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Power game: why a monk's arrest has sparked bloody protests in Arunachal

Nihar Gokhale | Updated on: 3 May 2016, 9:18 IST

Two people were killed in Arunachal Pradesh's Tawang Sunday, during protests against the arrest of a Buddhist monk.

The monk, Lama Lobsang Gyatso, is believed to have been targeted for spearheading anti-dam movements in the hill state.

Gyatso, secretary of Save Mon Region Federation, has been instrumental in opposing hydroelectric dams in the state, as well as demanding transparency in their functioning.

Also read -Guess who made our green panel stall an Arunachal hydel project

His latest victory came on 7 April, when, acting on SMRF's petition, the National Green Tribunal suspended the green clearance awarded to a big hydel project. The 780MW Nyamjang Chhu project in Tawang must now conduct environmental impact studies and public hearings all over again.

The audio clip is from a public meeting in 2012, so we don't know why it has come up now: Researcher

Gyatso was arrested on 28 April after an audio recording of him allegedly questioning the nationality of the Abbot of Tawang Monastery - which is affiliated to the Dalai Lama - was circulated on WhatsApp.

In the recording, Gyatso is purportedly heard saying that the Abbot, Guru Rinpoche, does not understand the impact of hydel projects in Arunachal as he is an "outsider".

Apparently angered by this, Tawang Zilla Parishad chairperson Jambey Tsering, along with 353 other persons, registered an FIR against Gyatso under sections for promoting enmity among groups on grounds of religion; indulging in acts intended to outrage religious feelings; uttering words with deliberate intent to wound religious feelings; criminal intimidation.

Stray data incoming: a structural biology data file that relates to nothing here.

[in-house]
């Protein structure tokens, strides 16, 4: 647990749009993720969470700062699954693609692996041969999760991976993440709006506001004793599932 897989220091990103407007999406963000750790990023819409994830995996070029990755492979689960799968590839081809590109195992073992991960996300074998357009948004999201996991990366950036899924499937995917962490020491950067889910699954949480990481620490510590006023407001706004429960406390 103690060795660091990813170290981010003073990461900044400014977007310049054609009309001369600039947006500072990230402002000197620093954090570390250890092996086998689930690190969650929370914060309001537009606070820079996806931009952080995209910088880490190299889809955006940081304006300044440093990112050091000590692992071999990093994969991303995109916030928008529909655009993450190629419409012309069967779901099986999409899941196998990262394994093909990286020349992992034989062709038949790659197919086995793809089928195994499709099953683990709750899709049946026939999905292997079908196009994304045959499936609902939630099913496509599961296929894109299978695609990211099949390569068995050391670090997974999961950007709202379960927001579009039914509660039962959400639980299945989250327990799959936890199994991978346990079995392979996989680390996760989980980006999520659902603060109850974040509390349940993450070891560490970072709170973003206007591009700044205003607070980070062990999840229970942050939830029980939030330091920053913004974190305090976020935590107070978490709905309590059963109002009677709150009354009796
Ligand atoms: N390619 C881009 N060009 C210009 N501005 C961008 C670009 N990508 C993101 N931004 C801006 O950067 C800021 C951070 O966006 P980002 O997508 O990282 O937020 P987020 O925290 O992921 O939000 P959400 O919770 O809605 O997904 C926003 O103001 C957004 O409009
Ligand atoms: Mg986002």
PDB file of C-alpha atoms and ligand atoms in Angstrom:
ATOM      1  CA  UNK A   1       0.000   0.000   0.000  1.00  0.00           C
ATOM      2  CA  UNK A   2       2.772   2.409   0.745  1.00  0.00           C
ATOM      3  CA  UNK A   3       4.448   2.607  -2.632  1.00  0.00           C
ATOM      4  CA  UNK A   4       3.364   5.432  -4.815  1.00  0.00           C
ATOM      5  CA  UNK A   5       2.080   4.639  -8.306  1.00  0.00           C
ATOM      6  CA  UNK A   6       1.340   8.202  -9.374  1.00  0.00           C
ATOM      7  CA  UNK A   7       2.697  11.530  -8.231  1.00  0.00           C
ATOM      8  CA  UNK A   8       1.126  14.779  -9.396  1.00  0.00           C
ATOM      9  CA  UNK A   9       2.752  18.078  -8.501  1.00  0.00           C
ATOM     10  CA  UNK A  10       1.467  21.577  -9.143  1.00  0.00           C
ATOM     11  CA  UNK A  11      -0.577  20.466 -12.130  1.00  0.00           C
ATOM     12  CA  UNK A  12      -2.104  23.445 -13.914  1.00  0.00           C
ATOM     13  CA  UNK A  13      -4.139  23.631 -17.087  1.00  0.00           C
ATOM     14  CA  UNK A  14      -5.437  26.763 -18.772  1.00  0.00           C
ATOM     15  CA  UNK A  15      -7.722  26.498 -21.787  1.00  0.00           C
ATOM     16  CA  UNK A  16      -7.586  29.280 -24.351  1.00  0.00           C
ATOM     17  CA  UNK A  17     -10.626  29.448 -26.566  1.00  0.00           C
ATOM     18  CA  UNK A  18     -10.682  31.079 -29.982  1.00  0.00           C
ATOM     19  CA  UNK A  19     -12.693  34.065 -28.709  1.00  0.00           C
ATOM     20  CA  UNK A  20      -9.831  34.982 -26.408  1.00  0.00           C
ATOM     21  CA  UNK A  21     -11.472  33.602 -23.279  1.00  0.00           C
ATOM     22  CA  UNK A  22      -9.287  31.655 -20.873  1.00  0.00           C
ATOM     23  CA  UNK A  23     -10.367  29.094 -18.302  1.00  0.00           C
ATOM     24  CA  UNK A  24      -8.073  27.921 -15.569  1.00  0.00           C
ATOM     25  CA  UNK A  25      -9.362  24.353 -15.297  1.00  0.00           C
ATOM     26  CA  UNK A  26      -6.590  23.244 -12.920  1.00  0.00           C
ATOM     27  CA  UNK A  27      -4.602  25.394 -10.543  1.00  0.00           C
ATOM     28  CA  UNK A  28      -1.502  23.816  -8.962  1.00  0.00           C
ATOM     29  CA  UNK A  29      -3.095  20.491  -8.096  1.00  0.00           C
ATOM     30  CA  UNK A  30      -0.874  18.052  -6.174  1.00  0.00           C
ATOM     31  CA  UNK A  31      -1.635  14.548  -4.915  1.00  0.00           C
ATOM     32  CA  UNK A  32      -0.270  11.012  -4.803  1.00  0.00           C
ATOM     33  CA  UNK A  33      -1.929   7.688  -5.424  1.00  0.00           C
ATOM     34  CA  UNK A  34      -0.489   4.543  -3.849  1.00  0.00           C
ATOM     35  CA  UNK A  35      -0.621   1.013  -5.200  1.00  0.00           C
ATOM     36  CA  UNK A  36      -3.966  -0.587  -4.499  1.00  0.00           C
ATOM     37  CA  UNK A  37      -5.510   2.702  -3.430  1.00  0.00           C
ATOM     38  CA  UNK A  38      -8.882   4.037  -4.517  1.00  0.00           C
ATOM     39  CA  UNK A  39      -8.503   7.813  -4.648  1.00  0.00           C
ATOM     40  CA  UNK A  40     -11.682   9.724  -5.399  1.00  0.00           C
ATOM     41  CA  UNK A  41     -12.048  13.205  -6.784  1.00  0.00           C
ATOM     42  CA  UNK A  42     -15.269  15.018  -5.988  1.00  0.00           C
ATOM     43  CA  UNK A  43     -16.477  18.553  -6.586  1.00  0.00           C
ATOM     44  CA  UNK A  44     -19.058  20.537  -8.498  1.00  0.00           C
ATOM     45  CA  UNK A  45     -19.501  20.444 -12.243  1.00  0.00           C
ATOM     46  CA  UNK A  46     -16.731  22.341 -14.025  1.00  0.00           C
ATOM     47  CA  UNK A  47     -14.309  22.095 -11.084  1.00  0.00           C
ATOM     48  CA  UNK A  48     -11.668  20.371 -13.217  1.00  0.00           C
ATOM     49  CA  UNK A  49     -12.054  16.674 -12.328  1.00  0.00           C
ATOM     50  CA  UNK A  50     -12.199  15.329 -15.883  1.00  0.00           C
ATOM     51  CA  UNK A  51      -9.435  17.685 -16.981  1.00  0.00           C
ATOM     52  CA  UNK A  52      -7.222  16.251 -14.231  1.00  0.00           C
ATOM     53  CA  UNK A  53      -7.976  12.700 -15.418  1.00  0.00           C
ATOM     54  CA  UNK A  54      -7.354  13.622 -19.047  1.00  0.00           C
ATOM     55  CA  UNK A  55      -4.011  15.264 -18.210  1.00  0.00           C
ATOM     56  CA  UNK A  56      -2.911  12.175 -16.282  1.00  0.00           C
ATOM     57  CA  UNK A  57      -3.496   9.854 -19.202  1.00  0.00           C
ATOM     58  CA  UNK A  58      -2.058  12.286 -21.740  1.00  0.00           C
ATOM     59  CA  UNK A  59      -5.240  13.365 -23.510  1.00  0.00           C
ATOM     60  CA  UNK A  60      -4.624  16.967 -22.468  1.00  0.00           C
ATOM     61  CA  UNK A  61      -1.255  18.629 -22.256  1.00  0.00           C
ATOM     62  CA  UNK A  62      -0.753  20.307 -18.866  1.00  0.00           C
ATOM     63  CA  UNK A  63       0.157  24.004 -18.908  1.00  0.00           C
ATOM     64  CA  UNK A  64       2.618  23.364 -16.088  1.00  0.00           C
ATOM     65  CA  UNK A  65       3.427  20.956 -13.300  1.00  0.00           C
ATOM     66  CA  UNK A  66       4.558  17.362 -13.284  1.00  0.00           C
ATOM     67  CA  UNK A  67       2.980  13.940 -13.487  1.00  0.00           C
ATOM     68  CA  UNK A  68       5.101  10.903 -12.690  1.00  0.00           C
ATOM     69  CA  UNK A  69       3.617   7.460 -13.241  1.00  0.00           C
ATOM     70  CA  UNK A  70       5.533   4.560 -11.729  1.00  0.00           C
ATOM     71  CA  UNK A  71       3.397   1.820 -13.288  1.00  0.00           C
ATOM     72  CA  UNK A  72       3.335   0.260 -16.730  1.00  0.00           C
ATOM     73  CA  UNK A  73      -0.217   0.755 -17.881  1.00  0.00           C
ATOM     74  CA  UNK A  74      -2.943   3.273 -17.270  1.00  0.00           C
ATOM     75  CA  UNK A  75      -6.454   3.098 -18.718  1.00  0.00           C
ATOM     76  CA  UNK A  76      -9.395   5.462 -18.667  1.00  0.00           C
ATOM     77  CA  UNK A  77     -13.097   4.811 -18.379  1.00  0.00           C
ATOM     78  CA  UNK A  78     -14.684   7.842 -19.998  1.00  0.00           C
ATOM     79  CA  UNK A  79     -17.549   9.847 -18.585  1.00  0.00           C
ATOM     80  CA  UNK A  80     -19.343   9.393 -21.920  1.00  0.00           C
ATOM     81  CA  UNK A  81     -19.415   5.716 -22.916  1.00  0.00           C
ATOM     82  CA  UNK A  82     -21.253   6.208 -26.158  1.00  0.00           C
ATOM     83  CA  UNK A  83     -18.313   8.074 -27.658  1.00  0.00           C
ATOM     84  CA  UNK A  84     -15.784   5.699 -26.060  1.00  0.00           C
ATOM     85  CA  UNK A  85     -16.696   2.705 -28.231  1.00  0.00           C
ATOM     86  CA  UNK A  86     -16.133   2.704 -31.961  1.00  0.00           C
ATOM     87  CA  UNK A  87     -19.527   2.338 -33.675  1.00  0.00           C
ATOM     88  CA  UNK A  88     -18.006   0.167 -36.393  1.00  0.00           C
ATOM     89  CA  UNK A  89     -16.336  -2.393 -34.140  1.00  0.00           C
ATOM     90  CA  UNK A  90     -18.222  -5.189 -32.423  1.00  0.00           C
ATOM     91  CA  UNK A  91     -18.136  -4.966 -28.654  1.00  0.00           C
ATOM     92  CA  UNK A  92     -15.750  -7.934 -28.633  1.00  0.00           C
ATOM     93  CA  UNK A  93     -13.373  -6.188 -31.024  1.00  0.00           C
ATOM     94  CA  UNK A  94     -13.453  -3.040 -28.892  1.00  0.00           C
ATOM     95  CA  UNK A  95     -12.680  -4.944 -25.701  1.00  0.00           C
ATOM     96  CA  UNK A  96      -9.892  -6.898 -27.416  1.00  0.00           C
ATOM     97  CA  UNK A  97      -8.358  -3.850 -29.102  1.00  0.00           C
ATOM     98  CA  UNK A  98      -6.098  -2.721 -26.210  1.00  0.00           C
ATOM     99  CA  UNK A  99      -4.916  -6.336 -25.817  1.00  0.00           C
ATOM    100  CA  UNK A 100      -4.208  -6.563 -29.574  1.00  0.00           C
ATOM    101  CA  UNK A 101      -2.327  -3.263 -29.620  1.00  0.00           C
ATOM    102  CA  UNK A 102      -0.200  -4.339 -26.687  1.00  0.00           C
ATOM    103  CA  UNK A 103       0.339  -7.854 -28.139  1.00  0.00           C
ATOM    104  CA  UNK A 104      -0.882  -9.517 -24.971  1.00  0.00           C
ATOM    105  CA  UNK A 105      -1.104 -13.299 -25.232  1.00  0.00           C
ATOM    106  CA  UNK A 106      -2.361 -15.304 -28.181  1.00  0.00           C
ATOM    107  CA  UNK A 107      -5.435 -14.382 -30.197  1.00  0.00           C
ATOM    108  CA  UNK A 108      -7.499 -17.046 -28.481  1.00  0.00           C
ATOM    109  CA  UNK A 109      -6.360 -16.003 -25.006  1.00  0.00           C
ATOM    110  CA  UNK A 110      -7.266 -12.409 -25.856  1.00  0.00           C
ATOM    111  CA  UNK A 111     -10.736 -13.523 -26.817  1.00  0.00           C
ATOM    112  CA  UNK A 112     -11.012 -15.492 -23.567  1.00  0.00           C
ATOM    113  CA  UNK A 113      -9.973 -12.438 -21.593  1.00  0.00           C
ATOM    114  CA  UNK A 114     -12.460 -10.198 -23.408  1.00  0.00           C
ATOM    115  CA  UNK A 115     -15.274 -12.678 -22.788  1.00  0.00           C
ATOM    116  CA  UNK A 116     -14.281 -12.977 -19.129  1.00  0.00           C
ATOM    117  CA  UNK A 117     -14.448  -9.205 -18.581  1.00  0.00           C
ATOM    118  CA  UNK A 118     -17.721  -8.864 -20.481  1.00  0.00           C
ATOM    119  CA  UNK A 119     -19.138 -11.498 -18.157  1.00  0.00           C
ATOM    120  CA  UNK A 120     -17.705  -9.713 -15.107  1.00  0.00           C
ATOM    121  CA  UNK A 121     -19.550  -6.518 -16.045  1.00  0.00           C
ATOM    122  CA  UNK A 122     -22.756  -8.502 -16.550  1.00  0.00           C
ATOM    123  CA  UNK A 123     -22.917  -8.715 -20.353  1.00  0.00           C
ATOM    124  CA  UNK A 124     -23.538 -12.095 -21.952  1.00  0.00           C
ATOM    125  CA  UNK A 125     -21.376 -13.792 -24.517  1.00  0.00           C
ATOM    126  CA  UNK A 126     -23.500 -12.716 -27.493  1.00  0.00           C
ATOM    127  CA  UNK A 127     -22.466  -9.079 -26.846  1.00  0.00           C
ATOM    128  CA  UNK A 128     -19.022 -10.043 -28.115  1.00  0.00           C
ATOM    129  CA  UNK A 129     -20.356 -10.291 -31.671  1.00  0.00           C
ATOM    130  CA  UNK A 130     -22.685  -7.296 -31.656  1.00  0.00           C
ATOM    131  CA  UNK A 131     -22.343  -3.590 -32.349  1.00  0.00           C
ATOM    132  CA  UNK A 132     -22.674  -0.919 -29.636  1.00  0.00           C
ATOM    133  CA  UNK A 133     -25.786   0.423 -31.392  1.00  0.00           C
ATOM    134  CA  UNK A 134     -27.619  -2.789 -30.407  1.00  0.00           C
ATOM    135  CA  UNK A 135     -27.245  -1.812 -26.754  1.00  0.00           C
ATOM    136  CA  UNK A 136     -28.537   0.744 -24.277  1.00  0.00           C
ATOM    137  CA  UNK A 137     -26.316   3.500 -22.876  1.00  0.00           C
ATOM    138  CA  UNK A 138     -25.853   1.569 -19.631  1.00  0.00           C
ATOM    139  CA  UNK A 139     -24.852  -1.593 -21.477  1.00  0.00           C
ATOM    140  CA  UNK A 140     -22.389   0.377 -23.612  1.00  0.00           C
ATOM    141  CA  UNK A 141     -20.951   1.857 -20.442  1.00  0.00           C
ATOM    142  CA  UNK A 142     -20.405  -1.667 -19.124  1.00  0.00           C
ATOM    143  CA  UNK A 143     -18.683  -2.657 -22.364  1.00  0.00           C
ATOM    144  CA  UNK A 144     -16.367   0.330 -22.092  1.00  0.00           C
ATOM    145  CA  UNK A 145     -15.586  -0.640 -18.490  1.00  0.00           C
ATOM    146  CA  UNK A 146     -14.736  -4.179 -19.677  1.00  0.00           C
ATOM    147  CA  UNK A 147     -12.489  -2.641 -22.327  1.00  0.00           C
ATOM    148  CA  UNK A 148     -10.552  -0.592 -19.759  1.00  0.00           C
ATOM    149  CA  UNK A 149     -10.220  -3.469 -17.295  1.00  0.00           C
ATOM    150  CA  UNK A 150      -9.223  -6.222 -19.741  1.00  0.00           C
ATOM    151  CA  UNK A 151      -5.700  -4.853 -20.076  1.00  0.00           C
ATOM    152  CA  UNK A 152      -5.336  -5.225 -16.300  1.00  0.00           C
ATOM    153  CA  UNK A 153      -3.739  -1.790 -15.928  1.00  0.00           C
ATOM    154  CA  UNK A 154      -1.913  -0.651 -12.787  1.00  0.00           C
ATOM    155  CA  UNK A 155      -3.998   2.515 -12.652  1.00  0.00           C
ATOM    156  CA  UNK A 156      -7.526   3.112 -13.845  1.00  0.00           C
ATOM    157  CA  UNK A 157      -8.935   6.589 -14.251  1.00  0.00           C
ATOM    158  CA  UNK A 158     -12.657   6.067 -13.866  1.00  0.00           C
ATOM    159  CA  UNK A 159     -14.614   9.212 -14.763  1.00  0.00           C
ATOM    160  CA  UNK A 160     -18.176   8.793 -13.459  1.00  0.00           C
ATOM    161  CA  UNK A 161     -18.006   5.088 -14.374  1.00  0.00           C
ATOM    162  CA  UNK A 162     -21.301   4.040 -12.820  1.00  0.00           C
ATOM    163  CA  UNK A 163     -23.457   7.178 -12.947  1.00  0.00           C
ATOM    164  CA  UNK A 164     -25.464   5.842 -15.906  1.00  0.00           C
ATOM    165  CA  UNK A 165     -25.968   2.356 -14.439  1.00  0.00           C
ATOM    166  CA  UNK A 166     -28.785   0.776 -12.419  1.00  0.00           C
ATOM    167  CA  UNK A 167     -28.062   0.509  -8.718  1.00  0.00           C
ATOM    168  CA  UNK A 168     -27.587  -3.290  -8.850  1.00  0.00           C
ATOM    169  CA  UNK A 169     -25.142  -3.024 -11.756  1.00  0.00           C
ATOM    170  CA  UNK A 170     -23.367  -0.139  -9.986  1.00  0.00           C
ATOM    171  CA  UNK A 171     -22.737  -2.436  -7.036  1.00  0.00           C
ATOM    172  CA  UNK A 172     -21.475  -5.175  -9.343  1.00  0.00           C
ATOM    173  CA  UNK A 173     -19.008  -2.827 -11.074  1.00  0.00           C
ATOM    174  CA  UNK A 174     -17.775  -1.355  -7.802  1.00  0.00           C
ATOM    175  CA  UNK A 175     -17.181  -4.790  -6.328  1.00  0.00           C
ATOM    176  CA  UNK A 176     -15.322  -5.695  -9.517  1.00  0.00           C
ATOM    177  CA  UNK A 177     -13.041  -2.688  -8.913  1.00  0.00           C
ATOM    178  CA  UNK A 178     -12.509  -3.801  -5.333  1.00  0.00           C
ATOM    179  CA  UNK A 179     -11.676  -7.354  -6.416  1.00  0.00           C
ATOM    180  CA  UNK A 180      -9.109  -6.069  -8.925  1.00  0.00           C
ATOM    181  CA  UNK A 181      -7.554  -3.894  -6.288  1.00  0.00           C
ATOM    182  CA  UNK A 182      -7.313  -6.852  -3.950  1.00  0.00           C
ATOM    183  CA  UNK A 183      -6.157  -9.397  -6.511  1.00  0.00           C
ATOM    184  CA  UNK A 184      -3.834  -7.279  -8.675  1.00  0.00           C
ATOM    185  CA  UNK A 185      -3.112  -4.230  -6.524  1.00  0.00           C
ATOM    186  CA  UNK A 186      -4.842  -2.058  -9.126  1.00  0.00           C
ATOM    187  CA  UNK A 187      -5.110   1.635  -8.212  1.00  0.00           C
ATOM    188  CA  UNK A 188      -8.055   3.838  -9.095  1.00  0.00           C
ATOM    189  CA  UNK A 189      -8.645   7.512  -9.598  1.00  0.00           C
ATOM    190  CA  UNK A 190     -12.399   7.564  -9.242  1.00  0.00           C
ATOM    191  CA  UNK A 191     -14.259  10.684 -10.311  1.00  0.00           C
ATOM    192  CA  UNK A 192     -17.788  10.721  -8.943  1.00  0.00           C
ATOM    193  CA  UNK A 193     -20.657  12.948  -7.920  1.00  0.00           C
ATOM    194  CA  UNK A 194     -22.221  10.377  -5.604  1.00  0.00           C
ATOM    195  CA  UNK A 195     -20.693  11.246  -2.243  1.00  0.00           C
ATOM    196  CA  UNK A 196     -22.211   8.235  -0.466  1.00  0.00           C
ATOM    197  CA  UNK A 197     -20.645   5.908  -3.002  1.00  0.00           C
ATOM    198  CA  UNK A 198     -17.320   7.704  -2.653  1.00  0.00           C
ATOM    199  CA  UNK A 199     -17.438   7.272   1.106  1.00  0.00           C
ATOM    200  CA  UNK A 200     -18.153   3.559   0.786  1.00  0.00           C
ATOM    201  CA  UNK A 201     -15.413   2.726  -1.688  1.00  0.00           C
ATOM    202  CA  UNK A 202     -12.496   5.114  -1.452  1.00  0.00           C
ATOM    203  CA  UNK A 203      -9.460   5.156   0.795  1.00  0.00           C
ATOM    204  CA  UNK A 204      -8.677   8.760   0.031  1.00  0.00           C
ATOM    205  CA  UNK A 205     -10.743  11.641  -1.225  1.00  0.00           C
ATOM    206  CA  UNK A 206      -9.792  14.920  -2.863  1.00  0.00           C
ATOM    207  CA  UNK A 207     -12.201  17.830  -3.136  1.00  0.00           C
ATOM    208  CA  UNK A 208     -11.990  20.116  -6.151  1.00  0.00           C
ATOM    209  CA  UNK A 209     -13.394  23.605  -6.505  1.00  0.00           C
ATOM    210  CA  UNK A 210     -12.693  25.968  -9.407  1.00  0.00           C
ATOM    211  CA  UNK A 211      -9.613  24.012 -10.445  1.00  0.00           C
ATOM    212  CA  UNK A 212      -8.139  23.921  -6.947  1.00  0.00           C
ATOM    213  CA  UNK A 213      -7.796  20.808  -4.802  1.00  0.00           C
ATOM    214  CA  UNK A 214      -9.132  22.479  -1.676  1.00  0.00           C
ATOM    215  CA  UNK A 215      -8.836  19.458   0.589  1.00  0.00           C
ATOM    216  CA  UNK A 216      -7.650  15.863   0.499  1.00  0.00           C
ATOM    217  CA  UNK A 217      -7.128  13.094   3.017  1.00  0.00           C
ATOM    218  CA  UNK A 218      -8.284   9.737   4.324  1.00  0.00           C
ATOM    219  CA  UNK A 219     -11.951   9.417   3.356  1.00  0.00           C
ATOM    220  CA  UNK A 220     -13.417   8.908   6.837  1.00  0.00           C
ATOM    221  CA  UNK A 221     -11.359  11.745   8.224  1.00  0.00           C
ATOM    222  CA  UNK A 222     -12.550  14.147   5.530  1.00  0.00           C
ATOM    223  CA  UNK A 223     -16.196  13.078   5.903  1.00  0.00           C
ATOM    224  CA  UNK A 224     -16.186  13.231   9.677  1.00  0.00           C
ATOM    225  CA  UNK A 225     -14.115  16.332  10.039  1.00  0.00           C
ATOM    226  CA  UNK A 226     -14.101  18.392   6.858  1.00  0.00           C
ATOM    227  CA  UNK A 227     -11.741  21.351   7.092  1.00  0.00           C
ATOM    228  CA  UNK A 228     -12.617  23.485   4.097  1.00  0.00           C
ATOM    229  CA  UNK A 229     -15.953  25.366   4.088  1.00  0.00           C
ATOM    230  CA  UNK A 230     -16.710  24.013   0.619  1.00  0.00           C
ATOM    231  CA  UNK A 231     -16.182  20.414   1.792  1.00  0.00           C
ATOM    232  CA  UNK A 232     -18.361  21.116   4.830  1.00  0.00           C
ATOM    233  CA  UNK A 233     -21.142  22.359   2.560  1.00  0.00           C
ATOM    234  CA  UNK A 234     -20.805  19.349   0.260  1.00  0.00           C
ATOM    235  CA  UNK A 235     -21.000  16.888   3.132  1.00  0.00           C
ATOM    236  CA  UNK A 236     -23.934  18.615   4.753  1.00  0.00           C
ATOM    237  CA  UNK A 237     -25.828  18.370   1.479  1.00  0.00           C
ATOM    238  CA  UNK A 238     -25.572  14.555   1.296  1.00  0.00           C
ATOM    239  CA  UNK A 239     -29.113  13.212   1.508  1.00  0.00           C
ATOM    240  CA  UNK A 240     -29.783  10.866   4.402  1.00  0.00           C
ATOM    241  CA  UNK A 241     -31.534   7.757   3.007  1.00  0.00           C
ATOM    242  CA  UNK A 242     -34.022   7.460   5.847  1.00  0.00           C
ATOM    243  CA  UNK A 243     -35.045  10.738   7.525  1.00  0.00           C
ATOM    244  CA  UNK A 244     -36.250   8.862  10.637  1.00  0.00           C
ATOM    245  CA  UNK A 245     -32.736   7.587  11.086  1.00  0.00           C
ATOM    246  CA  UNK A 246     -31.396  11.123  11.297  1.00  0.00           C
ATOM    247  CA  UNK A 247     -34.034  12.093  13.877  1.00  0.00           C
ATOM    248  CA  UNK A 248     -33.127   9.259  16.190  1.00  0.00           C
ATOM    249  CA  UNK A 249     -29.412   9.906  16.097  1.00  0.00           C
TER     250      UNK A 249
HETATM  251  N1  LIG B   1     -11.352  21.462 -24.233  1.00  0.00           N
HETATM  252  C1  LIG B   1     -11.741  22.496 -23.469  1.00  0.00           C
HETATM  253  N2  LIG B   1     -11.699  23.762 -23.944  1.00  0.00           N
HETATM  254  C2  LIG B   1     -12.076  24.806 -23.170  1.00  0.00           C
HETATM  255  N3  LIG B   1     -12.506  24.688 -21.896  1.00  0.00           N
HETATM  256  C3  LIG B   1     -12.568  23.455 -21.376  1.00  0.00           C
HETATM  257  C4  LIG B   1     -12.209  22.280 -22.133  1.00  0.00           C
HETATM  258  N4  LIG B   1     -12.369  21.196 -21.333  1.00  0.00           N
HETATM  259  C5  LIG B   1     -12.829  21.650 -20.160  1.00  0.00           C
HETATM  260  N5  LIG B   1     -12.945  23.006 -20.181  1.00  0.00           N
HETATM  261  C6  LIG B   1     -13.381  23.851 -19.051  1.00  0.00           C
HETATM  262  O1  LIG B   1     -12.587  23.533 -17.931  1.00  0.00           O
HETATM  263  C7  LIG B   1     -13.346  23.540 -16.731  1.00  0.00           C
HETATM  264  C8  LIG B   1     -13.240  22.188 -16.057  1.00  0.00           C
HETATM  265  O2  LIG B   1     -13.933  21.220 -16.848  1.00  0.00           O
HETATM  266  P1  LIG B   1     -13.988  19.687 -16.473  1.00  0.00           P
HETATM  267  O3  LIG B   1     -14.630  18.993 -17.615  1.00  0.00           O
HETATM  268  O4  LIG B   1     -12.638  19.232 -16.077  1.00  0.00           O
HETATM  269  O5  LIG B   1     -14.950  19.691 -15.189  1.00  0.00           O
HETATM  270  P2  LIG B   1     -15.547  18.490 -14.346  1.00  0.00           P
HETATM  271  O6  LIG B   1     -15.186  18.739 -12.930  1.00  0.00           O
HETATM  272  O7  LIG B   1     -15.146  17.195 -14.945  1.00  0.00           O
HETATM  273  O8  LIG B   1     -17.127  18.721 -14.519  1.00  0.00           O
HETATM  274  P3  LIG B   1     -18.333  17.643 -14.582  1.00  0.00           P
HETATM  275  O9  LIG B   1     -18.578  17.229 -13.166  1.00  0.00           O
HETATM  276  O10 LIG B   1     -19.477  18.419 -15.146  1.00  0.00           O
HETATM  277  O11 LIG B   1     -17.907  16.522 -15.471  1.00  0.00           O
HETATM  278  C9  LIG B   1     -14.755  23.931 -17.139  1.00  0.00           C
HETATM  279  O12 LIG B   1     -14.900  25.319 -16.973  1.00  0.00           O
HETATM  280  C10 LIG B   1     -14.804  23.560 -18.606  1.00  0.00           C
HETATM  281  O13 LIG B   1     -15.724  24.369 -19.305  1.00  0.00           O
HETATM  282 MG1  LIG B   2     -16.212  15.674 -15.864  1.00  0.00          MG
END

Gyatso is now in jail. His request for bail was heard in a magistrate's court Monday and the order was reserved for 4 May.

A big crowd of his supporters had gathered outside the police station where he was being held. On hearing that he had not got bail, they moved towards the police station, only to be fired upon. The police allegedly used live bullets rather than rubber ones.

In the crosshairs

Gyatso's supporters insist he is being targeted for his opposition to dams in the region.

One Zilla Parishad member Lobsang Youten had allegedly even threatened Gyatso with death, and was arrested after the monk lodged a complaint. But while he was soon released on bail, the monk remains in jail. His supporters point to this to allege the police is biased against the monk.

Gyatso's lawyer Lham Tsering told Catch that the police asked the court for 14-day custody of the monk to match his voice sample with that in the audio clip. The magistrate responded that the police have just one day - Tuesday, 3 May - to do this, and reserved the final order. Gyatso was moved from police to judicial custody.

"It is possible that he is being targeted because of his position on dams coming up in Mon region. He has been opposing them for a long time," Tsering said.

Gyatso was arrested for purportedly calling Tawang Monastary Abbot Guru Rinpoche an outsider

Gyatso's latest arrest on 28 April came just two days after he was held for a day for organising protests against the 6MW Mukto Shakangchu project.

A researcher working on hydel projects in Arunachal said although the case against Gyatso appears to be genuine, the seriousness with which he's being prosecuted indicates he's being punished for his activism.

"Lobsang Gyatso is a daredevil Lama, who files RTIs, petitions, and asks questions about the dams in Tawang region. However, the Tawang area is under the iron grip of the Khandu family (of the late chief minister Dorjee Khandu), to which the local legislators also belong. They are unused to this kind of activism," the researcher said, adding, "The audio clip is almost a week old, so it is suspicious why a complaint was filed now."

Edited by Mehraj D. Lone

More in Catch:

China's new Zam dam could be disastrous for India. Here's why

Monumental folly: why India's first private sector hydel project is rotting

First published: 3 May 2016, 9:18 IST
 
Nihar Gokhale @nihargokhale

Nihar is a reporter with Catch, writing about the environment, water, and other public policy matters. He wrote about stock markets for a business daily before pursuing an interdisciplinary Master's degree in environmental and ecological economics. He likes listening to classical, folk and jazz music and dreams of learning to play the saxophone.

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